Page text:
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If you have an existing mortgage loan, you have the option to refinance it. You do this by securing a new home loan to pay off your original mortgage. But you may be wondering, why refinance if you already have a home loan? There are a few key reasons it may make sense.
It's a good idea to refinance your mortgage if doing so can help improve your finances. Refinancing could lower your interest rate. This can reduce borrowing costs. It could allow you to lower your monthly payment and so provide more flexibility. It could also make it possible to tap into home equity -- you might want to take cash out to finance home improvements, for example. Or it could help you change the terms of your current loan to one that's a better fit.
Here are four of the best reasons to refinance your home loan.
A lower interest rate means more of your monthly payment goes toward paying off what you owe. Depending on the decisions you make on your repayment timeline, a lower rate can also reduce total interest costs, get you a lower monthly payment, or do both.
Refinancing rates are low right now, so it may be possible to qualify for a new mortgage at a lower interest rate than you're currently paying. You may also be able to get a better mortgage rate if your credit has improved since you initially borrowed. It's a good idea to shop around with refinance lenders to get the best rates.
You can change your repayment schedule by refinancing.
If you have 20 years left on your mortgage, you could refinance to a 15-year loan. A shorter repayment time could raise your monthly payment -- sometimes even if you reduce your rate. But it could substantially reduce total payment costs.
You could also refinance to a loan that has a longer repayment timeline. With this strategy, you might save money on your monthly payments, even if you don't drop your rate much. But doing this could make total loan costs higher -- even if your rate is lower -- because you'd pay interest longer.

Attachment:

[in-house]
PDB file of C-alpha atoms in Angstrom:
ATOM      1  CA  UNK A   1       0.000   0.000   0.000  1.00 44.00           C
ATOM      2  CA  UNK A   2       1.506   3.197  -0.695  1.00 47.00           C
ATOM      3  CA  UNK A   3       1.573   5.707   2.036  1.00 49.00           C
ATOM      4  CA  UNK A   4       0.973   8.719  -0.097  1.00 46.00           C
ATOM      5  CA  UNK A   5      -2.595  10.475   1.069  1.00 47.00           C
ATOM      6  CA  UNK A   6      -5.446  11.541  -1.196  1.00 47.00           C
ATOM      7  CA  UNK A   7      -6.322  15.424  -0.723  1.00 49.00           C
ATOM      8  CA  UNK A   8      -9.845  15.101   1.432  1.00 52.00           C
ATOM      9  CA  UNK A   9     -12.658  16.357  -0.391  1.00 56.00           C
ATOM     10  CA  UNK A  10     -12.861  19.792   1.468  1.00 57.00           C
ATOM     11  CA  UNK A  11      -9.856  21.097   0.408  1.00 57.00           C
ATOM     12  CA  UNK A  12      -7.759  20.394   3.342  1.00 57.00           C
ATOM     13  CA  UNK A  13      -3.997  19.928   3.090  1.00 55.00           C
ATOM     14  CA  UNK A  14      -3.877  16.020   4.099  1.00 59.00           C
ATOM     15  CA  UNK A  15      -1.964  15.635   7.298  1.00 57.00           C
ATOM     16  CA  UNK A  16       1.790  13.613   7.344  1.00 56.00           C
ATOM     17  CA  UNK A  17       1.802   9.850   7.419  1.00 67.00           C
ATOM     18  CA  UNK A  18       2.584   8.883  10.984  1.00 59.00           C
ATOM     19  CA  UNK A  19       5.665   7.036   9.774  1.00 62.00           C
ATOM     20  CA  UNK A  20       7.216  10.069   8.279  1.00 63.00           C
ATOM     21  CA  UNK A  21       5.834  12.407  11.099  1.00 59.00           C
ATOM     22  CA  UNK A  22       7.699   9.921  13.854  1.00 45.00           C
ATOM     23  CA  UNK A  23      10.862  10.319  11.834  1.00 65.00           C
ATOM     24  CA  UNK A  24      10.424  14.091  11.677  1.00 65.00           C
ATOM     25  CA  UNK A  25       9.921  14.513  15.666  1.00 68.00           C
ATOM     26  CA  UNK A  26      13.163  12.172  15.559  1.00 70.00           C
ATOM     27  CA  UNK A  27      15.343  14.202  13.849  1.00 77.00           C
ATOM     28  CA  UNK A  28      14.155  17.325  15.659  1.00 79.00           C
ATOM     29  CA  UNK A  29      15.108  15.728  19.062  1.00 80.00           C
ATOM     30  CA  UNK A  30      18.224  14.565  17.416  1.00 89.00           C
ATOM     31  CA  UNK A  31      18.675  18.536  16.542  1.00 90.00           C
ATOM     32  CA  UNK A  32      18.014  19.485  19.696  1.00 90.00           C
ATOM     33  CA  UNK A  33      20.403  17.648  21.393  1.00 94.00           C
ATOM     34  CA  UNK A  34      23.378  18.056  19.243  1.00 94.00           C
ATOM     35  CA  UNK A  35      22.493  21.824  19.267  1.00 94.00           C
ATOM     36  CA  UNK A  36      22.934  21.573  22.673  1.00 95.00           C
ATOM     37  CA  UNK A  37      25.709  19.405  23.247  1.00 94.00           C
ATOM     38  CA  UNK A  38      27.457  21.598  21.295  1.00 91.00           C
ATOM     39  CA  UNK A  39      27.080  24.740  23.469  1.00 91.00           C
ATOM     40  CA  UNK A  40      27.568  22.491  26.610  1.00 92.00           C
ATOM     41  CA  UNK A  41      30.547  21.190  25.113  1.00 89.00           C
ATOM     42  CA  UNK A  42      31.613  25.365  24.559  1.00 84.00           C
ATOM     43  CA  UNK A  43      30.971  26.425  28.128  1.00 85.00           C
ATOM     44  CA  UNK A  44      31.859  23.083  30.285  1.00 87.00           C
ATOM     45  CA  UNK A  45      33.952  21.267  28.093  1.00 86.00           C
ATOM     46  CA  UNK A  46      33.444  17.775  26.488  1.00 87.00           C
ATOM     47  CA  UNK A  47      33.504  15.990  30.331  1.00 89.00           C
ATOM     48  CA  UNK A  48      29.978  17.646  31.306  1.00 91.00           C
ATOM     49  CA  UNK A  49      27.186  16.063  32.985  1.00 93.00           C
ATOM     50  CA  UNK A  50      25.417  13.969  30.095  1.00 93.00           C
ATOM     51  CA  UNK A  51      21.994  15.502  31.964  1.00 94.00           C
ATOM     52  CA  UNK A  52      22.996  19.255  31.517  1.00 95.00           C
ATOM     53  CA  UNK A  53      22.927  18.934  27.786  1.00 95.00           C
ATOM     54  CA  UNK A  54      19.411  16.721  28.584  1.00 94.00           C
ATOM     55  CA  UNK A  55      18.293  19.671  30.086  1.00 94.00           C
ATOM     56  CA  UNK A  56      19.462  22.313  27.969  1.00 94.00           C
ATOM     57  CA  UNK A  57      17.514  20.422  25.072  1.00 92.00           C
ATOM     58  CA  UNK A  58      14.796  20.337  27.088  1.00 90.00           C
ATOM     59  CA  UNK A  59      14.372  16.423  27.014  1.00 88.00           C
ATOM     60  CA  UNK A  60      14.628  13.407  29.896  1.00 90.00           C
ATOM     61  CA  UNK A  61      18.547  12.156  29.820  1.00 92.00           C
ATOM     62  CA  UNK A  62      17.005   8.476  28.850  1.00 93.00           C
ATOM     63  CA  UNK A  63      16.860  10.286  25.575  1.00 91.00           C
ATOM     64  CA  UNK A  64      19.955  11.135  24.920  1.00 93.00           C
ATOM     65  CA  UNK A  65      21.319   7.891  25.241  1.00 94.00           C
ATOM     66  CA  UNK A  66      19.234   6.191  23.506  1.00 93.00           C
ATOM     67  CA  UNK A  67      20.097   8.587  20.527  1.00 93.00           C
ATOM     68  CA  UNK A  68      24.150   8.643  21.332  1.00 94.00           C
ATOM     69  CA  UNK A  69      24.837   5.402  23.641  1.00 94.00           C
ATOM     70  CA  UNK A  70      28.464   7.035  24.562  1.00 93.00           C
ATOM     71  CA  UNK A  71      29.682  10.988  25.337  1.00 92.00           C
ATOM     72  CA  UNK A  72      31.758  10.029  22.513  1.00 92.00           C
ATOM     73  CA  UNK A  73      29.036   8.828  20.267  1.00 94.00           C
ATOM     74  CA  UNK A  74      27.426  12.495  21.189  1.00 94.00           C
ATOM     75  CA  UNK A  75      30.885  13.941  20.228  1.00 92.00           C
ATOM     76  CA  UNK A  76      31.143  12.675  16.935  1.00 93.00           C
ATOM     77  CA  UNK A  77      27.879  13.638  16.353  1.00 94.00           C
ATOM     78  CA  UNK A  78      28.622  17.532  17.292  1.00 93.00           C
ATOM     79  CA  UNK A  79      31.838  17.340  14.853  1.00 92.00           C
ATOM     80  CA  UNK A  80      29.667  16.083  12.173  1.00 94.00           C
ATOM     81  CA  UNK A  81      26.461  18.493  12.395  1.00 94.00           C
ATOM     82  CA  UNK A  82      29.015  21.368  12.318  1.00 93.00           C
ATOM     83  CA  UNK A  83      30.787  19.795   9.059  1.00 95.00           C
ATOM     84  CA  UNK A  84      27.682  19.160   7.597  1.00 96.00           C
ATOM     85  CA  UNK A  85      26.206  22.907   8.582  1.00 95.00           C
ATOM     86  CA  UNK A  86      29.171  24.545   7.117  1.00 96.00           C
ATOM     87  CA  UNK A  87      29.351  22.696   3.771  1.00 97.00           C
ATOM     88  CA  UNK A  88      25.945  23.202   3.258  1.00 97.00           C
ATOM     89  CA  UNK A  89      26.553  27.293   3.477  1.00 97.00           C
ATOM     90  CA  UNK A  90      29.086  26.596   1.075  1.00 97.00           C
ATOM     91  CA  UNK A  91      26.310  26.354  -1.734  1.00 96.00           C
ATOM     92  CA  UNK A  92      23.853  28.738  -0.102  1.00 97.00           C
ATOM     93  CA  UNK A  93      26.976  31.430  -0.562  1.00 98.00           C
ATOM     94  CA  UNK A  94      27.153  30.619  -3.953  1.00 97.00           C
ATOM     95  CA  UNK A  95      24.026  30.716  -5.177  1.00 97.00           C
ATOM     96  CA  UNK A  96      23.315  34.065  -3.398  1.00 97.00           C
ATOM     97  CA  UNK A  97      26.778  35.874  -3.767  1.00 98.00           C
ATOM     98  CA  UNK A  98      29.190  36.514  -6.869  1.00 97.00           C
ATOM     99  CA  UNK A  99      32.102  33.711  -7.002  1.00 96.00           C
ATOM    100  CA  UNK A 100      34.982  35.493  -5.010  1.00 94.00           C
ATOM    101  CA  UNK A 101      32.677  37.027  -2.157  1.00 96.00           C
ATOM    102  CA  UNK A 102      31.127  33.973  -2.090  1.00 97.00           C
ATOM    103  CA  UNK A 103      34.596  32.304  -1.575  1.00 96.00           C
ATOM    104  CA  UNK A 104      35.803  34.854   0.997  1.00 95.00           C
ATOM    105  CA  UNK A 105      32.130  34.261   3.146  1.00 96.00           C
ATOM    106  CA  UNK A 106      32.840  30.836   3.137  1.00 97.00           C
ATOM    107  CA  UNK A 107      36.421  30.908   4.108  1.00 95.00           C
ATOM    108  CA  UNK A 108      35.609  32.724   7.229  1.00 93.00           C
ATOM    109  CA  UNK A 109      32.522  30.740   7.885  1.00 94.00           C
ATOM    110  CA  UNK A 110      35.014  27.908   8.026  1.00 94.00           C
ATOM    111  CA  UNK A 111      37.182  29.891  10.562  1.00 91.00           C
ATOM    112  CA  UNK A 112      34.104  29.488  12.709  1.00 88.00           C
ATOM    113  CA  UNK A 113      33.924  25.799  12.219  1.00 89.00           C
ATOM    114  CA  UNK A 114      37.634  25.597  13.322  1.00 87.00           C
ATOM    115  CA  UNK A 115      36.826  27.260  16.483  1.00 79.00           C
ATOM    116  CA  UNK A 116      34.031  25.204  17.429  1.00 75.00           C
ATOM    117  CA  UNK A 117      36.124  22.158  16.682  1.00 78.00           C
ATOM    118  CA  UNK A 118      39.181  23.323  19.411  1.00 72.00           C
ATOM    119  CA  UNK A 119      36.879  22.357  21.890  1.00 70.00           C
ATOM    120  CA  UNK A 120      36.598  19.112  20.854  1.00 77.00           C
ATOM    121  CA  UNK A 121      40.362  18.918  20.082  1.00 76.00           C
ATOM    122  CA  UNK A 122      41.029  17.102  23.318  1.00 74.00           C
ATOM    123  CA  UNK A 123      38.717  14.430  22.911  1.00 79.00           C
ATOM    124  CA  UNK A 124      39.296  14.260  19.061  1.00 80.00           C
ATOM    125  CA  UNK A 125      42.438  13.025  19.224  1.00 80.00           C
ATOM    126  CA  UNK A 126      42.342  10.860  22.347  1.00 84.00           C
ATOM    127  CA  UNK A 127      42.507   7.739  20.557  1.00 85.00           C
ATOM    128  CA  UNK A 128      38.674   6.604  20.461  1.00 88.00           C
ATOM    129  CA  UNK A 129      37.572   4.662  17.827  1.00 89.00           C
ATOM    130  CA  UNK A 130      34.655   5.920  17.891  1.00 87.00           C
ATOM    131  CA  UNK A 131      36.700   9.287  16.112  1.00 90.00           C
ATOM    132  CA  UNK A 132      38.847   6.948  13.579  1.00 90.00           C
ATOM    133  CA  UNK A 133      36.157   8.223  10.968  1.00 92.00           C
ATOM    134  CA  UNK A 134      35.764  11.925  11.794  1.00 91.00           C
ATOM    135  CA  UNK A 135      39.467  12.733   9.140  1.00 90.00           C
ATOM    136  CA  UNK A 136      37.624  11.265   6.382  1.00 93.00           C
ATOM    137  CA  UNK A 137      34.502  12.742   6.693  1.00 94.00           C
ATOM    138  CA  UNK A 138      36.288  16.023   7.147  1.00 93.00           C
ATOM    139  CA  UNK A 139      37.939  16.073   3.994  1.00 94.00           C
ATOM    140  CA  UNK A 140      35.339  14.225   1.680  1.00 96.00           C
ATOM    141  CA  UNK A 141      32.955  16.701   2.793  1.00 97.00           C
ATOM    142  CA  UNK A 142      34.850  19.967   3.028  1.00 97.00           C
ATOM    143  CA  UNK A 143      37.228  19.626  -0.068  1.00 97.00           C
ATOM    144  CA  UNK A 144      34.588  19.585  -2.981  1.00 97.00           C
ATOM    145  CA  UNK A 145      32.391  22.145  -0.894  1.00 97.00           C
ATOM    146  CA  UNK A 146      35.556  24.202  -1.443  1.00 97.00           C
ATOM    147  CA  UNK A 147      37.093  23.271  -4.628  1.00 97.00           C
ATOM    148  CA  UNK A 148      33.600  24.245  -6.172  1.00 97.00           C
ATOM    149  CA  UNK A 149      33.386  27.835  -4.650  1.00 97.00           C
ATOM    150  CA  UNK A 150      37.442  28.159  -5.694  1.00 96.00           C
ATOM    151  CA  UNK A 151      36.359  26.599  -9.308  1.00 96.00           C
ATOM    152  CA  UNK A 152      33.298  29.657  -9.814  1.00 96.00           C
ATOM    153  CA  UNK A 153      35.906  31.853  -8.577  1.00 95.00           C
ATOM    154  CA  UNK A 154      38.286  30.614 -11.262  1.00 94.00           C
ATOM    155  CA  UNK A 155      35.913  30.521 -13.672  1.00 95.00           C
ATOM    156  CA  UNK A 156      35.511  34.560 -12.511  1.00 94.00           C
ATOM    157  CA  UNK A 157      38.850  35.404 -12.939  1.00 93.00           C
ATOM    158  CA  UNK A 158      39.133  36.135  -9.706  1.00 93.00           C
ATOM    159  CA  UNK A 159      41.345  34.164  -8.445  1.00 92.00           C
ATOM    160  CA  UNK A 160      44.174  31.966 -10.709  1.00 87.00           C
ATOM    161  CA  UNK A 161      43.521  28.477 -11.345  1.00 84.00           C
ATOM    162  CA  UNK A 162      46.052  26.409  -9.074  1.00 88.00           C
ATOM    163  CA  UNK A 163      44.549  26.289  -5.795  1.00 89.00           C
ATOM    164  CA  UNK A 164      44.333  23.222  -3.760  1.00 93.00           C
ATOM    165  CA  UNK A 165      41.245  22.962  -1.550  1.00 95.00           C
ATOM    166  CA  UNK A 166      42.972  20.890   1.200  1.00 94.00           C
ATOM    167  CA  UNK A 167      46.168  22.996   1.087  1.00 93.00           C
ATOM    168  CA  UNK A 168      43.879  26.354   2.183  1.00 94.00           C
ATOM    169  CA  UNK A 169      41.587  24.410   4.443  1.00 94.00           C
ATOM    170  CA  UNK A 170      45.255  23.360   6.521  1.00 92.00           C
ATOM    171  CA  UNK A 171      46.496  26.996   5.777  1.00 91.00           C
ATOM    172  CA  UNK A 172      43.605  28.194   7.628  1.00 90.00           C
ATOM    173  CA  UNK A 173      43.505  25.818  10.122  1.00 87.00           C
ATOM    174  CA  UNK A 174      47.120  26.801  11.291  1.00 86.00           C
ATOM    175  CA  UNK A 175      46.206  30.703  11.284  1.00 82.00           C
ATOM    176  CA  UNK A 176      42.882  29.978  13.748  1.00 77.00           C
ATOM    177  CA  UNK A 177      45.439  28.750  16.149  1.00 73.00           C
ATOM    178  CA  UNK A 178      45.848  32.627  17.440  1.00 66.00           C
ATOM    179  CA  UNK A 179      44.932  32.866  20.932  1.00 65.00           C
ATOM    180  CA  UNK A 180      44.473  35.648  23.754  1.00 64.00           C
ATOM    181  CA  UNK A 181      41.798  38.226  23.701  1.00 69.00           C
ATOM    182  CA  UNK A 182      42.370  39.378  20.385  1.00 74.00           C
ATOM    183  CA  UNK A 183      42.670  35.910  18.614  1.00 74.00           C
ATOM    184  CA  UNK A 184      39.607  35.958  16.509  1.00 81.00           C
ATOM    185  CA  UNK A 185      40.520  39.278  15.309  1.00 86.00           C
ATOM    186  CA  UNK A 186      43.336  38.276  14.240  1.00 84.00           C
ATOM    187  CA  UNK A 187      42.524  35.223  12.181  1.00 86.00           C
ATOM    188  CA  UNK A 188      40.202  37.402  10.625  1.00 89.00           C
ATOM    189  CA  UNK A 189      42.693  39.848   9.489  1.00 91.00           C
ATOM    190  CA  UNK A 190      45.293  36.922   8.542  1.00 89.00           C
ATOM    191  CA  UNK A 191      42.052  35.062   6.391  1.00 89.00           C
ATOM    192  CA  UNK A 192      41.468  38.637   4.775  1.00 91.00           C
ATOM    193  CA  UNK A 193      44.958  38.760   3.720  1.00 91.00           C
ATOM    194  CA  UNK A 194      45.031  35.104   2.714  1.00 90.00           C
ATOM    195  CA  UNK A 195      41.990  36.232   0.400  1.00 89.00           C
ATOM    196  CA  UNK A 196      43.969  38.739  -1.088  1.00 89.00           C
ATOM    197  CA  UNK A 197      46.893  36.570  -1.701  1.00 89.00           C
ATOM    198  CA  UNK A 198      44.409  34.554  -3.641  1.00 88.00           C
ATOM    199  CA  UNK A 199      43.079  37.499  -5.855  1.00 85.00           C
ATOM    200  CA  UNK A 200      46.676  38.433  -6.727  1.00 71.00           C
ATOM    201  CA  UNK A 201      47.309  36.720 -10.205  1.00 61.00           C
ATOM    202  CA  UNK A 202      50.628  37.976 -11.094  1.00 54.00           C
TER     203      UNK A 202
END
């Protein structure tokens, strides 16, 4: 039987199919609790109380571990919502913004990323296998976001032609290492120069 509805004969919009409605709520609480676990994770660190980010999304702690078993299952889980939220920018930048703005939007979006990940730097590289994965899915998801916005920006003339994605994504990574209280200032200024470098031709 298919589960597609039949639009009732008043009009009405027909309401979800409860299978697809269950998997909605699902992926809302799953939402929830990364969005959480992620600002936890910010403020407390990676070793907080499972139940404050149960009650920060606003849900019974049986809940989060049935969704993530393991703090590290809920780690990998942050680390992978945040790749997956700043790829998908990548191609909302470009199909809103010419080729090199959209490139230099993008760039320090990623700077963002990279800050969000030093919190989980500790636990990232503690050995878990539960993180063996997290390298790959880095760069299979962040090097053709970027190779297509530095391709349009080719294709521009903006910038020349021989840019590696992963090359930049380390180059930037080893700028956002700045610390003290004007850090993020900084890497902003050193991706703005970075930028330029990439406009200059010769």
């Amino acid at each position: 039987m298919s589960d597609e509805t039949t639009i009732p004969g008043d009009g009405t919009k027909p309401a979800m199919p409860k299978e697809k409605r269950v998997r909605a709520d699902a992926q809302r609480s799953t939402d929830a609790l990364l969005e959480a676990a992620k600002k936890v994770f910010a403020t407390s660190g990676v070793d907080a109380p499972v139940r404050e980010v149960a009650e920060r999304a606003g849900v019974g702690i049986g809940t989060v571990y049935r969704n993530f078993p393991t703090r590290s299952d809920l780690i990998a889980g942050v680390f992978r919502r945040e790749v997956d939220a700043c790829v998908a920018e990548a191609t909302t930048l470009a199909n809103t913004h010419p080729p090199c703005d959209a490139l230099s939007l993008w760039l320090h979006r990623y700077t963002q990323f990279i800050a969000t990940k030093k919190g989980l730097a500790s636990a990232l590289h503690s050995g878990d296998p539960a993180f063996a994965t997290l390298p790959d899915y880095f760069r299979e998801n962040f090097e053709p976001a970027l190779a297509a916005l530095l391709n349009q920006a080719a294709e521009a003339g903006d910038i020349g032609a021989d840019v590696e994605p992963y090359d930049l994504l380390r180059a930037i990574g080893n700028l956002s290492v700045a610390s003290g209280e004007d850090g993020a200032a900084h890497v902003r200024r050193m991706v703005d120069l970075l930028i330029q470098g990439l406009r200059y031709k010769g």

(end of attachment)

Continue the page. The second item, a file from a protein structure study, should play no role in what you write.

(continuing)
A mortgage calculator can help you understand how the payoff timeline and interest rate affect monthly costs and total costs over time.
If you have an adjustable-rate mortgage, you may decide to refinance to a fixed-rate loan. That way, you won't have to worry about rates and payments rising in the future. Or if you have an FHA loan and are paying mortgage insurance, you may refinance to a conventional loan to eliminate mortgage insurance costs.
If you have a lot of equity (ownership) in your home, you may want to use some of that money for other things. A cash-out refinance loan is one way to do that.
Here's how a cash-out refinance works: Let's say you have a mortgage for $100,000. You might refinance to a new mortgage of $150,000. Then, the lender will give you the extra $50,000 in cash. You can use this for home improvement projects, paying off credit card debt, or anything else you'd like.
This is an alternative to a home equity loan or home equity line of credit (HELOC). Cash-out refi loans can come with lower fixed interest rates than home equity loans, while HELOCs often have variable rates. And while home equity loans are tax deductible only if you use the money to buy, build, or improve your home, your refinance loan is deductible if you itemize.
Here are some other questions we've answered:
Refinancing your mortgage could save you hundreds of dollars for your monthly mortgage payment and secure you tens of thousands of dollars in long-term savings. Our experts have reviewed the most popular mortgage refinance companies to find the best options. Some of our experts have even used these lenders themselves to cut their costs.
Refinancing your mortgage is a smart choice if you can reduce your interest rate, monthly mortgage payment, or total payoff costs. A refinance loan is an alternative to a home equity loan or line of credit if you need to tap home equity. It can have a lower interest rate than either of those options. Plus, mortgage interest is tax deductible if you itemize.
Here are some reasons why you might want to refinance your loan:
One traditional rule of thumb advises you to refinance when you can reduce your mortgage interest rate by 1%. However, this is a very simplistic approach. In general, you should refinance if doing so will save you enough money to cover the costs of refinancing in a reasonable time. If you don't expect to move or refinance again before you cover the closing costs, you can benefit by securing a mortgage refinance loan.
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